- Jagannath S, Singhal S, Siegel DS, Martin T, Wang M, Vij R, Jakubowiak AJ, Lonial S, Kukreti V, Bahlis N, Chanan-Khan A, Alsina M, Somlo G, Buadi F, Reu F, Song K, Kunkel L, Wong A, Vallone M, Orlowski R, Stewart AK, The Multiple Myeloma Research Consortium: Long-term follow-up in PX-171-003-A1, an open-label, single-arm phase 2 study of carfilzomib in patients with relapsed and refractory multiple myeloma (R/R MM): analysis by subgroups of interest. Haematologica. 2011, 96 (Supplement 2): 0308-Google Scholar
- Singhal SB, diCapua Siegel DS, Martin T, Vij R, Wang M, Jakubowiak AJ, Lonial S, Kukreti V, Zonder JA, Wong AF, McCulloch L, Kauffman M, Badros AZ, Niesvizky R, Orlowski RZ, Stewart AK, Jagannath S: Pooled safety analysis from phase (ph) 1 and 2 studies of carfilzomib (CFZ) In patients with relapsed and/or refractory multiple myeloma (MM). Blood. 2010, 116 (21): 1954-Google Scholar
- Singhal S, Siegel D, Martin T, Vij R, Wang M, Jakubowiak A, Lonial S, Kukreti V, Zonder J, Wong A, McCulloch L, Badros A, Niesvizky R, Orlowski R, Stewart A, Kotlovker D, Jagannath S: Integrated safety data from phase 2 studies of monotherapy carfilzomib in patients with relapsed and refractory multiple myeloma (MM): an updated analysis. Blood. 2011, 118: 1876-Google Scholar
- Durie BG, Harousseau JL, Miguel JS, Blade J, Barlogie B, Anderson K, Gertz M, Dimopoulos M, Westin J, Sonneveld P, Ludwig H, Gahrton G, Beksac M, Crowley J, Belch A, Boccadaro M, Cavo M, Turesson I, Joshua D, Vesole D, Kyle R, Alexanian R, Tricot G, Attal M, Merlini G, Powles R, Richardson P, Shimizu K, Tosi P, Morgan G, Rajkumar SV: International uniform response criteria for multiple myeloma. Leukemia: official journal of the Leukemia Society of America, Leukemia Research Fund, UK. 2006, 20 (9): 1467-1473. 10.1038/sj.leu.2404284.View ArticleGoogle Scholar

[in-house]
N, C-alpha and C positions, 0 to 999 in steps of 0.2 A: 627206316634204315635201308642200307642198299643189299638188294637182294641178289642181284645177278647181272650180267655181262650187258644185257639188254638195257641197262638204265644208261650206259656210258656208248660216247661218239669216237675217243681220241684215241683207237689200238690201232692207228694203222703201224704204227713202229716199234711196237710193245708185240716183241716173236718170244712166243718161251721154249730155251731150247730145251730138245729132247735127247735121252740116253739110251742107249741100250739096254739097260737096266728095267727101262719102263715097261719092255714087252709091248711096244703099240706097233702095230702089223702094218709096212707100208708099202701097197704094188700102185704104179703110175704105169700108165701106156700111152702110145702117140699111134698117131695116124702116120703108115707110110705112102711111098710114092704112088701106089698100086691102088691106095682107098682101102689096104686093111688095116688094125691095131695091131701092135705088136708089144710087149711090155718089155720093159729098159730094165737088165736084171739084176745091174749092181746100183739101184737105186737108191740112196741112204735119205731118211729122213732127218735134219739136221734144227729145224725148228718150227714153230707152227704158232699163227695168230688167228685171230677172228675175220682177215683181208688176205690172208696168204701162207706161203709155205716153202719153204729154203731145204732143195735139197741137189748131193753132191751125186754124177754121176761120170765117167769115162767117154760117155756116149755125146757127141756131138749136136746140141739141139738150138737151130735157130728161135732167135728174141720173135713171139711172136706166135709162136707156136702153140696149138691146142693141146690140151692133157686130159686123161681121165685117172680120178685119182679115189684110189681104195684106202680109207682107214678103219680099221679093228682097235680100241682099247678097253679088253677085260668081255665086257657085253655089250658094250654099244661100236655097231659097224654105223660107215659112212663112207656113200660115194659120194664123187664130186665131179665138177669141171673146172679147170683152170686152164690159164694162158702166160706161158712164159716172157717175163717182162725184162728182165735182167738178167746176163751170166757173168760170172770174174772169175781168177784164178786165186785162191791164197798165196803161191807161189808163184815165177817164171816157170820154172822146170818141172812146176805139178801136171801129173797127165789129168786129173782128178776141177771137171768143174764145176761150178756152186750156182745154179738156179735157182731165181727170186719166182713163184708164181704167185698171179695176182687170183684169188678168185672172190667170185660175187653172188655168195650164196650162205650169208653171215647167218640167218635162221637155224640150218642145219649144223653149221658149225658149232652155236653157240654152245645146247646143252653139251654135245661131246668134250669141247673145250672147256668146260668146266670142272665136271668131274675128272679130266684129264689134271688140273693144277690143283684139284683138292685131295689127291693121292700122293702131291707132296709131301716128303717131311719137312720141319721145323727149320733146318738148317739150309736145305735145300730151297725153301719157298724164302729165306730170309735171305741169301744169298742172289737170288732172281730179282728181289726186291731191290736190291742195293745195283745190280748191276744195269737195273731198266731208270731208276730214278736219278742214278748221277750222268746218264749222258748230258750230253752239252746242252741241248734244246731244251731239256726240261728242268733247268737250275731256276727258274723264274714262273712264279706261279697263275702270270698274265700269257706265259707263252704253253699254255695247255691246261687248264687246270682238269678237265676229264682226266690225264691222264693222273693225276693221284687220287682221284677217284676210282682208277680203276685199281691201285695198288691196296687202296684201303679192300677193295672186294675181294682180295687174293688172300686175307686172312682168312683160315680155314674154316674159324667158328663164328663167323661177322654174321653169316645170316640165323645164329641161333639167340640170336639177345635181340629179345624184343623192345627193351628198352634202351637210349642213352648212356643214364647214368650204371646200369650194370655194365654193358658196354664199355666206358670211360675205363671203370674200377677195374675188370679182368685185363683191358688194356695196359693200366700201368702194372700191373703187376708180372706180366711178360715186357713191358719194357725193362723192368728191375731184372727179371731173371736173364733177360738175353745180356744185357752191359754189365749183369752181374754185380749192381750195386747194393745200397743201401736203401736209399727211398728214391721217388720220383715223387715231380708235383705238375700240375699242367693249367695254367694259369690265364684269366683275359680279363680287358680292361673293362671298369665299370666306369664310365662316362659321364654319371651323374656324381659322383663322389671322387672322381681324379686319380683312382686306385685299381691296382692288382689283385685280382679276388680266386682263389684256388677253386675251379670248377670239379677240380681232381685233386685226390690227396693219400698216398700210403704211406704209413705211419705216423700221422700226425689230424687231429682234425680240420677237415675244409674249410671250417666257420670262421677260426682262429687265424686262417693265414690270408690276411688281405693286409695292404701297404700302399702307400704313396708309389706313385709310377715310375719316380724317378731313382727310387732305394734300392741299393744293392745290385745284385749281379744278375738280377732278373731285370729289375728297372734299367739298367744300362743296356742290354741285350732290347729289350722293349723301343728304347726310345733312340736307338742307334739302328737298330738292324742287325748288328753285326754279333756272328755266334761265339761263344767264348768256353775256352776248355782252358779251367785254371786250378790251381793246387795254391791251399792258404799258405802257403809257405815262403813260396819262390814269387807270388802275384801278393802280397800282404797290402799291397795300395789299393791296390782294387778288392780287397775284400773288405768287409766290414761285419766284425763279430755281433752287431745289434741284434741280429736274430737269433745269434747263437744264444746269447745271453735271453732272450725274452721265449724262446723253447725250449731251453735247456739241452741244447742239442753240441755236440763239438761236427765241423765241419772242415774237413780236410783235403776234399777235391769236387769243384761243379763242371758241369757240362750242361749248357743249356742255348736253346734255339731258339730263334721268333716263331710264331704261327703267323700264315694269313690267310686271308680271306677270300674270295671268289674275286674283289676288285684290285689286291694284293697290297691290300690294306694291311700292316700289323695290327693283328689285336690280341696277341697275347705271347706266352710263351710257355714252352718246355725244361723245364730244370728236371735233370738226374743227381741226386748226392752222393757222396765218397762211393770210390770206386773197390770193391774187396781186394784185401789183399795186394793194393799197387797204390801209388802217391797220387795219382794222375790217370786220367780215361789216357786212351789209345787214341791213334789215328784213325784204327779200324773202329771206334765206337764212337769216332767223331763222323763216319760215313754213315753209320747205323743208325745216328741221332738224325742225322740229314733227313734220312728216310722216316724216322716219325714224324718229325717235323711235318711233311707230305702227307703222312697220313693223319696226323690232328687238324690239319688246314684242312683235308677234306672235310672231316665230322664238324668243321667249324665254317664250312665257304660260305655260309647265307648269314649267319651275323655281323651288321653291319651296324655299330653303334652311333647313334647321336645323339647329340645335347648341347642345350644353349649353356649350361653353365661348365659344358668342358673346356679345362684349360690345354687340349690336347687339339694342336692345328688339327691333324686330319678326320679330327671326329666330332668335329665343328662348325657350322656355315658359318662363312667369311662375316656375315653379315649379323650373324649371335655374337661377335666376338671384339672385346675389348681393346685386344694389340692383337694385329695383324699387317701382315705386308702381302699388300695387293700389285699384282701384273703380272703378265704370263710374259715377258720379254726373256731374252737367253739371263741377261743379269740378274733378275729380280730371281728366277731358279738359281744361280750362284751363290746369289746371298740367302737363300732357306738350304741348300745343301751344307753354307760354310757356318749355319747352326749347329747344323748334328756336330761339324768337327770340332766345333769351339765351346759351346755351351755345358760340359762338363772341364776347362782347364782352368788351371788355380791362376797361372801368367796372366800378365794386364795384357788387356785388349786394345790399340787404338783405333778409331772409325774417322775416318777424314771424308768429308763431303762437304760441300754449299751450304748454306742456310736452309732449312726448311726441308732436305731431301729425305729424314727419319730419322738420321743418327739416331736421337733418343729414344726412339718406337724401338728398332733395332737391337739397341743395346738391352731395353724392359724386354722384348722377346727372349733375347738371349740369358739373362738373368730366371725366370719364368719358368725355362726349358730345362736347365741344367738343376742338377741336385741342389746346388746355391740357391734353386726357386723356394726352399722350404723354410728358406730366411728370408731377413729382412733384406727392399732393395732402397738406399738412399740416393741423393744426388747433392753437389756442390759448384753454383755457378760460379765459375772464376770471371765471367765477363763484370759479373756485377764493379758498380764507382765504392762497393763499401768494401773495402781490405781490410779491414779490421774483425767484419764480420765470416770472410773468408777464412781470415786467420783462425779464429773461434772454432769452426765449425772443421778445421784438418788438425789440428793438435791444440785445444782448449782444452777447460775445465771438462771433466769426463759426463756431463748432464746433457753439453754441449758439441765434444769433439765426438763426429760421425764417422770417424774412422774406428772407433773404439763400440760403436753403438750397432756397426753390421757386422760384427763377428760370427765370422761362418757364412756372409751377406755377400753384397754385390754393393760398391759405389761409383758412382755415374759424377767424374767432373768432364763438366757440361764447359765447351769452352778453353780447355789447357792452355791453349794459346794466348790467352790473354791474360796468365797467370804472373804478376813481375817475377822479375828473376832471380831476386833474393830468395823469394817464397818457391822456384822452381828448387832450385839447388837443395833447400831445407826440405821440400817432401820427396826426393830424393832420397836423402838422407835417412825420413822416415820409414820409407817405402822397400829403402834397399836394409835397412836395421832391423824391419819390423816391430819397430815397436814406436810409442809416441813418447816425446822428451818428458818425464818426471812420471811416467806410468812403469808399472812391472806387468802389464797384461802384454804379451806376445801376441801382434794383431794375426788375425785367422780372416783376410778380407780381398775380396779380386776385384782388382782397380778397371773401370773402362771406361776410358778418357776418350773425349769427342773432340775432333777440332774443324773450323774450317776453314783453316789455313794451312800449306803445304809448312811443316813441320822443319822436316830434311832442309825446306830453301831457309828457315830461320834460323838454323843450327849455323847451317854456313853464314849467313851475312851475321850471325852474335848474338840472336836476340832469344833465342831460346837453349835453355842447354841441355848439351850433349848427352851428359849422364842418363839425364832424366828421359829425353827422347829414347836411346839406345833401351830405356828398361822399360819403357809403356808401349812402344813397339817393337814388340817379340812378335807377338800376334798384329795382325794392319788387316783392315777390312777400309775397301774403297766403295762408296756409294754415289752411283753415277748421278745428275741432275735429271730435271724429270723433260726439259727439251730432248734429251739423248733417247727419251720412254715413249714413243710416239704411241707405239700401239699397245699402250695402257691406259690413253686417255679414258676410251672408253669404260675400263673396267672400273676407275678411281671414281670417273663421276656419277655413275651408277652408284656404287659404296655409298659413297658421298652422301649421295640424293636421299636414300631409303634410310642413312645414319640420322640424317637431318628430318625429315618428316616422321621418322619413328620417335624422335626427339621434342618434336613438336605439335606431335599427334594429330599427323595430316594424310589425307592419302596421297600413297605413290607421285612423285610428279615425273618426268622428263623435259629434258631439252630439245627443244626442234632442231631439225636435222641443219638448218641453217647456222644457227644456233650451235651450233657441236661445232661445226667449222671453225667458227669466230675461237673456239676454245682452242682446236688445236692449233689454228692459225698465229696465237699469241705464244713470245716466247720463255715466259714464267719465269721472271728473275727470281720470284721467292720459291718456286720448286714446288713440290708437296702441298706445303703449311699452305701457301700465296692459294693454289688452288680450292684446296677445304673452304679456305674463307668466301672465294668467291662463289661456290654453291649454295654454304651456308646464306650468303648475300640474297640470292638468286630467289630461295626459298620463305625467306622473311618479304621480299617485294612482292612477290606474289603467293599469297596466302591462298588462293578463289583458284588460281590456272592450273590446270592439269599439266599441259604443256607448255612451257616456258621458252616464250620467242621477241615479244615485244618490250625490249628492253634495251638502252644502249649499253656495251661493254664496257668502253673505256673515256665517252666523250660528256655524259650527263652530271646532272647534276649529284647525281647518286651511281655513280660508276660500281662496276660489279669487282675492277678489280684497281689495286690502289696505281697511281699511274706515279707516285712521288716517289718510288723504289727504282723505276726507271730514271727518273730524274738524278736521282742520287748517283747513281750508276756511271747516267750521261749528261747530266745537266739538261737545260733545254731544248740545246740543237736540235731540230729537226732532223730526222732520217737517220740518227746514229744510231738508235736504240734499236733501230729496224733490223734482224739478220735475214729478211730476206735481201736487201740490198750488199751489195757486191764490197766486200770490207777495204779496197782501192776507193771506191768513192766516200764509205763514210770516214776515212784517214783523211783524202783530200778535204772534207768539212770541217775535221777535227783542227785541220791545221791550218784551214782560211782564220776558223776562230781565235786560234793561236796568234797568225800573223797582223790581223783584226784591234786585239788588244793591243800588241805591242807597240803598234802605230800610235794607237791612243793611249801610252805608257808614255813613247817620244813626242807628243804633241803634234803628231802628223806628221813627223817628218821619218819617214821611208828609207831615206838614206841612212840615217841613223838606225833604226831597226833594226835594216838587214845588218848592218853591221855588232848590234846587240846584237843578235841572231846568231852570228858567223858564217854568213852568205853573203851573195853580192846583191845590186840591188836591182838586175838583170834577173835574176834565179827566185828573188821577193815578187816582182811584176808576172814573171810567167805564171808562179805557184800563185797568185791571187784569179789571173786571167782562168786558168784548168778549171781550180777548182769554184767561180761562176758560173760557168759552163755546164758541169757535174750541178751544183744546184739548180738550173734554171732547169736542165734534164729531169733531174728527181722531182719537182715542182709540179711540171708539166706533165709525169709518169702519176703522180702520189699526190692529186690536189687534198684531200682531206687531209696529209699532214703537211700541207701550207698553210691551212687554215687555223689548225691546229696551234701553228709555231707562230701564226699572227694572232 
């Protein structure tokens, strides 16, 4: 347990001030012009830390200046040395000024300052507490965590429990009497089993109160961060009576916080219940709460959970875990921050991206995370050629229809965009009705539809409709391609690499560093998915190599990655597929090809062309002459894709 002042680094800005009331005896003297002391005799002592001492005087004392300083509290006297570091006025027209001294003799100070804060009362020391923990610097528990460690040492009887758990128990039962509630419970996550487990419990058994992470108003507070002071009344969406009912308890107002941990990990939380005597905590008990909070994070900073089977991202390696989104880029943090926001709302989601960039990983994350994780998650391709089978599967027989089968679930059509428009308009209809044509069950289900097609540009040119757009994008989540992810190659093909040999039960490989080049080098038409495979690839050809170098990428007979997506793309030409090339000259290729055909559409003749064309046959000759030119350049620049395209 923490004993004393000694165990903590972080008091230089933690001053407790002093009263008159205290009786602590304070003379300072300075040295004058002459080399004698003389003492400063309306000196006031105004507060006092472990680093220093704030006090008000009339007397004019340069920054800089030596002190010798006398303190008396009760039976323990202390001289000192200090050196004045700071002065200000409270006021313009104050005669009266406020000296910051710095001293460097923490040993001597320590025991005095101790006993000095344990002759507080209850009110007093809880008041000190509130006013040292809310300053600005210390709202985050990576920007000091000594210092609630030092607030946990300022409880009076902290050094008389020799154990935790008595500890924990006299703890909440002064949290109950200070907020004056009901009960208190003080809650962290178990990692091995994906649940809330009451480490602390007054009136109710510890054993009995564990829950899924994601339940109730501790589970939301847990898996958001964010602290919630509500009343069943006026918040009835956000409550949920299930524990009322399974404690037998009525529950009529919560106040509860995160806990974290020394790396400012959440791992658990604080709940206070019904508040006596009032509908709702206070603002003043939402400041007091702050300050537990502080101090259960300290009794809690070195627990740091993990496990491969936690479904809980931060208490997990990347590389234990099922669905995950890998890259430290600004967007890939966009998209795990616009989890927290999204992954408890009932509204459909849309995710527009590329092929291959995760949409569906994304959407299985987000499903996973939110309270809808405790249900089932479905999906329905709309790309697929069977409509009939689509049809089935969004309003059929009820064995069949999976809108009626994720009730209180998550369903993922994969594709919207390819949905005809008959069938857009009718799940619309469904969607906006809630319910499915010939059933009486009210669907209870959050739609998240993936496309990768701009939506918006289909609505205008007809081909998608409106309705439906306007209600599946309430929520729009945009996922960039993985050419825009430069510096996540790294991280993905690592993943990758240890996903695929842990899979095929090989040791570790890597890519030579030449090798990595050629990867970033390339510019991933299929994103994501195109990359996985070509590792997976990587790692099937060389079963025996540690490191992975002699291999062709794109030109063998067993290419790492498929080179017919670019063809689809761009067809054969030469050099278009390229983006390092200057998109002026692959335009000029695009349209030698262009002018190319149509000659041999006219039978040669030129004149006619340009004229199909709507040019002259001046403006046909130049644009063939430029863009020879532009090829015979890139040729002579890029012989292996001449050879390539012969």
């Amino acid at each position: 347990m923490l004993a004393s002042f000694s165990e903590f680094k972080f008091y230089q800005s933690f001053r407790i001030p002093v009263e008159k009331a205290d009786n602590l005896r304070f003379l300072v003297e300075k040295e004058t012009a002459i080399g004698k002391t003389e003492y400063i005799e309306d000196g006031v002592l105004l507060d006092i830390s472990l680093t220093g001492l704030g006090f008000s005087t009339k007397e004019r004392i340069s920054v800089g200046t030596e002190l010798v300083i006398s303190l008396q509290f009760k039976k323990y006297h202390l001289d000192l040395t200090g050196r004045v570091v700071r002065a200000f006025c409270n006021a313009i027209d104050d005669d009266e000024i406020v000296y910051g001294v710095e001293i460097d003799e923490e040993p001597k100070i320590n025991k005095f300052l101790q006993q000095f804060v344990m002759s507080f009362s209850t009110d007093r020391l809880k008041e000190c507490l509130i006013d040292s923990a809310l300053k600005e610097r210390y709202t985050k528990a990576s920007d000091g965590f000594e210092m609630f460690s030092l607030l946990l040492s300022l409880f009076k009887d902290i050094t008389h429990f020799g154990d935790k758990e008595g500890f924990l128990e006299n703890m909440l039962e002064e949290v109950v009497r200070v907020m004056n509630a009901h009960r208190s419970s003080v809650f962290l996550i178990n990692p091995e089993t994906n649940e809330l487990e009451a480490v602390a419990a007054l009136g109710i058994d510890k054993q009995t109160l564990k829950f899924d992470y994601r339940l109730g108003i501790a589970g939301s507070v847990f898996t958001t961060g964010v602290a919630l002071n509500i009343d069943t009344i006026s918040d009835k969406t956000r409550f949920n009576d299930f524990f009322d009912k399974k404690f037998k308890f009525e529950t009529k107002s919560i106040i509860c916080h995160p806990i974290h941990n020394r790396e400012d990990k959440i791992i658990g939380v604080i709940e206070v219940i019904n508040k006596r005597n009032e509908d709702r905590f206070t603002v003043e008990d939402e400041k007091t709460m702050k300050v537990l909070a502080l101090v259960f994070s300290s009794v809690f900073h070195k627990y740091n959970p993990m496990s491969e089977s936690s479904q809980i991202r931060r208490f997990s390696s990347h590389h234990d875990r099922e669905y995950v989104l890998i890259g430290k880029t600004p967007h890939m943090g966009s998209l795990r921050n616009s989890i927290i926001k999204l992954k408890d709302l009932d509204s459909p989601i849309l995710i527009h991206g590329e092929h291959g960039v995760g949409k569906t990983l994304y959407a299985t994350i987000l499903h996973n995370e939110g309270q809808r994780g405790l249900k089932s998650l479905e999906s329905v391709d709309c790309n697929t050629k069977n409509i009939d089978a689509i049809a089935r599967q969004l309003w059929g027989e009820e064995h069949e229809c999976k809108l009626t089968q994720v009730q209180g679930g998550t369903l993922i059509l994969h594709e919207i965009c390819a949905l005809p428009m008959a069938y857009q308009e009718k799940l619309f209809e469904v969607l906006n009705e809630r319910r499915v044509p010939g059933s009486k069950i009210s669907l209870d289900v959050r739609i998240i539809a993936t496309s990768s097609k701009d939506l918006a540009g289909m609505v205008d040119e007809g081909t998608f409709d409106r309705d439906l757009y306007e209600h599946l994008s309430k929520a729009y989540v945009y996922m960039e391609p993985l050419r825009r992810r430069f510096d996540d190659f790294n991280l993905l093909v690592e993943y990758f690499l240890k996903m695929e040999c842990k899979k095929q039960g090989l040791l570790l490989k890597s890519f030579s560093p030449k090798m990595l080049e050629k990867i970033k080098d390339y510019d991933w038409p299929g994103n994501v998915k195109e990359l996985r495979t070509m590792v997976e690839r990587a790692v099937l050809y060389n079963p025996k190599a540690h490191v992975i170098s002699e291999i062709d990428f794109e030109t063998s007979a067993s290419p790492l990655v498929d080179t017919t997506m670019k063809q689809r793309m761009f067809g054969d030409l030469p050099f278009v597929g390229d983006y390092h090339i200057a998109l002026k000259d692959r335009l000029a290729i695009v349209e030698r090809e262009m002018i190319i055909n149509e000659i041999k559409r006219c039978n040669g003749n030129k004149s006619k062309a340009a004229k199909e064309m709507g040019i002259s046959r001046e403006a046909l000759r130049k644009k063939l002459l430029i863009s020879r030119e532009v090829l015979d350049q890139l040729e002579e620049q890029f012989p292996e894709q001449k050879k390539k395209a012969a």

- Kyle RA, Rajkumar SV: Criteria for diagnosis, staging, risk stratification and response assessment of multiple myeloma. Leukemia: official journal of the Leukemia Society of America, Leukemia Research Fund, UK. 2009, 23 (1): 3-9. 10.1038/leu.2008.291.View ArticleGoogle Scholar
- Bladé J, Samson D, Reece D, Apperley J, Björkstrand B, Gahrton G, Gertz M, Giralt S, Jagannath S, Vesole D: Criteria for evaluating disease response and progression in patients with multiple myeloma treated by high dose therapy and haempotietic stem cell transplantation. Br J Haematol. 1998, 102 (2): 1115-1123.View ArticlePubMedGoogle Scholar
- Siegel D, Lee P, Singhal S, Holahan J, Tolcher A, Patnaik A, Vesole D, Rosen S, Rosen P, Bilotti E, Lee S, Woo T, Hannah A, Papadopoulos K: Phase (ph) 1b evaluation of the safety and efficacy of a 30-minute IV infusion of carfilzomib (CFZ) in patients (pts) with relapsed and/or refractory (R/R) multiple myeloma (MM). Haematology. 2011, 96 (Supplement 1): 309-Google Scholar
- Siegel D, Kaufman JL, Wang M, Martin T, Jagannath S, Niesvizky R, Reu F, Alsina M, Badros A, Gabrail N, Kukreti V, Singhal S, Le M, Kotlovker D, Bomba D, Hannah A, Vij R: Carfilzomib (CFZ) in patients with relapsed and/or refractory multiple myeloma (R/R MM): summary of safety and efficacy data upon long-term treatment. Haematologica. 2011, 96 (Supplement 1): 1535-Google Scholar
- Brandes LJ, Israels LG: Weekly low-dose cyclophosphamide and alternate-day prednisone: an effective low toxicity regimen for advanced myeloma. Eur J Haematol. 1987, 39 (4): 362-368.View ArticlePubMedGoogle Scholar
- de Weerdt O, van de Donkb NWCJ, Veth G, Bloem AC, Hagenbeek A, Lokhorst HM: Continuous low-dose cyclophosphamide-prednisone is effective and well tolerated in patients with advanced multiple myeloma. The Netherlands Journal of Medicine. 2001, 59: 50-56. 10.1016/S0300-2977(01)00140-1.View ArticlePubMedGoogle Scholar
- Zhou F, Guo L, Shi H, Lin C, Hou J: Continuous administration of low-dose cyclophosphamide and prednisone as a salvage treatment for multiple myeloma. Clinical lymphoma, myeloma & leukemia. 2010, 10 (1): 51-55. 10.3816/CLML.2010.n.005.View ArticleGoogle Scholar
- The pre-publication history for this paper can be accessed here:http://www.biomedcentral.com/1471-2407/12/415/prepub
This article is published under license to BioMed Central Ltd. This is an Open Access article distributed under the terms of the Creative Commons Attribution License (http://creativecommons.org/licenses/by/2.0), which permits unrestricted use, distribution, and reproduction in any medium, provided the original work is properly cited.